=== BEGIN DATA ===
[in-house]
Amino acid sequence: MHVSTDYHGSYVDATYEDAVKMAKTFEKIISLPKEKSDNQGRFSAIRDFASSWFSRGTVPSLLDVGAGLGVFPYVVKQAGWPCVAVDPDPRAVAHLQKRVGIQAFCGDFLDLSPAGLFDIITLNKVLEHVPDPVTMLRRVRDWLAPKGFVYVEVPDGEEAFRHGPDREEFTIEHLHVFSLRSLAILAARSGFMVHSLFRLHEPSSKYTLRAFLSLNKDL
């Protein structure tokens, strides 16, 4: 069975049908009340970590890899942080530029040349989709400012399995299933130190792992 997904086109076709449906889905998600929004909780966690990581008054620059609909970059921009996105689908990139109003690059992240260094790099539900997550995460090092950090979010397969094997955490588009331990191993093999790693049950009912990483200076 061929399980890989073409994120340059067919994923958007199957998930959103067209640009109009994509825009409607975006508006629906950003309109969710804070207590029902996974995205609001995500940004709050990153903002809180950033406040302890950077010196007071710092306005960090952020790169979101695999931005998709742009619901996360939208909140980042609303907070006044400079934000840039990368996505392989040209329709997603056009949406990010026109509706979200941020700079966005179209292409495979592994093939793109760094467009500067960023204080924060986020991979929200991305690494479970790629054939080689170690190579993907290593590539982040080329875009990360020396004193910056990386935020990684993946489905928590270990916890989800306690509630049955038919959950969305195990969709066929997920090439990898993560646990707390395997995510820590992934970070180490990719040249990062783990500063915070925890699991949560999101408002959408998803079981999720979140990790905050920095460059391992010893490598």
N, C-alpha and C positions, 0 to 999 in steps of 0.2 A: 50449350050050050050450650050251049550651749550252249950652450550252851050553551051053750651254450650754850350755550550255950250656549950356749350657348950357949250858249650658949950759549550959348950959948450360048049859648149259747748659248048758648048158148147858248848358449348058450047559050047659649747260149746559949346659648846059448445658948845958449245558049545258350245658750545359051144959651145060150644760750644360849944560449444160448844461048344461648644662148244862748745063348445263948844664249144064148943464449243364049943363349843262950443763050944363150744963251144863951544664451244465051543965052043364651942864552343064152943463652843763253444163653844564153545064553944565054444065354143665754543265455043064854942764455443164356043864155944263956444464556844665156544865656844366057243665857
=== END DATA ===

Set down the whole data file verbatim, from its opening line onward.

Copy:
[in-house]
Amino acid sequence: MHVSTDYHGSYVDATYEDAVKMAKTFEKIISLPKEKSDNQGRFSAIRDFASSWFSRGTVPSLLDVGAGLGVFPYVVKQAGWPCVAVDPDPRAVAHLQKRVGIQAFCGDFLDLSPAGLFDIITLNKVLEHVPDPVTMLRRVRDWLAPKGFVYVEVPDGEEAFRHGPDREEFTIEHLHVFSLRSLAILAARSGFMVHSLFRLHEPSSKYTLRAFLSLNKDL
């Protein structure tokens, strides 16, 4: 069975049908009340970590890899942080530029040349989709400012399995299933130190792992 997904086109076709449906889905998600929004909780966690990581008054620059609909970059921009996105689908990139109003690059992240260094790099539900997550995460090092950090979010397969094997955490588009331990191993093999790693049950009912990483200076 061929399980890989073409994120340059067919994923958007199957998930959103067209640009109009994509825009409607975006508006629906950003309109969710804070207590029902996974995205609001995500940004709050990153903002809180950033406040302890950077010196007071710092306005960090952020790169979101695999931005998709742009619901996360939208909140980042609303907070006044400079934000840039990368996505392989040209329709997603056009949406990010026109509706979200941020700079966005179209292409495979592994093939793109760094467009500067960023204080924060986020991979929200991305690494479970790629054939080689170690190579993907290593590539982040080329875009990360020396004193910056990386935020990684993946489905928590270990916890989800306690509630049955038919959950969305195990969709066929997920090439990898993560646990707390395997995510820590992934970070180490990719040249990062783990500063915070925890699991949560999101408002959408998803079981999720979140990790905050920095460059391992010893490598």
N, C-alpha and C positions, 0 to 999 in steps of 0.2 A: 50449350050050050050450650050251049550651749550252249950652450550252851050553551051053750651254450650754850350755550550255950250656549950356749350657348950357949250858249650658949950759549550959348950959948450360048049859648149259747748659248048758648048158148147858248848358449348058450047559050047659649747260149746559949346659648846059448445658948845958449245558049545258350245658750545359051144959651145060150644760750644360849944560449444160448844461048344461648644662148244862748745063348445263948844664249144064148943464449243364049943363349843262950443763050944363150744963251144863951544664451244465051543965052043364651942864552343064152943463652843763253444163653844564153545064553944565054444065354143665754543265455043064854942764455443164356043864155944263956444464556844665156544865656844366057243665857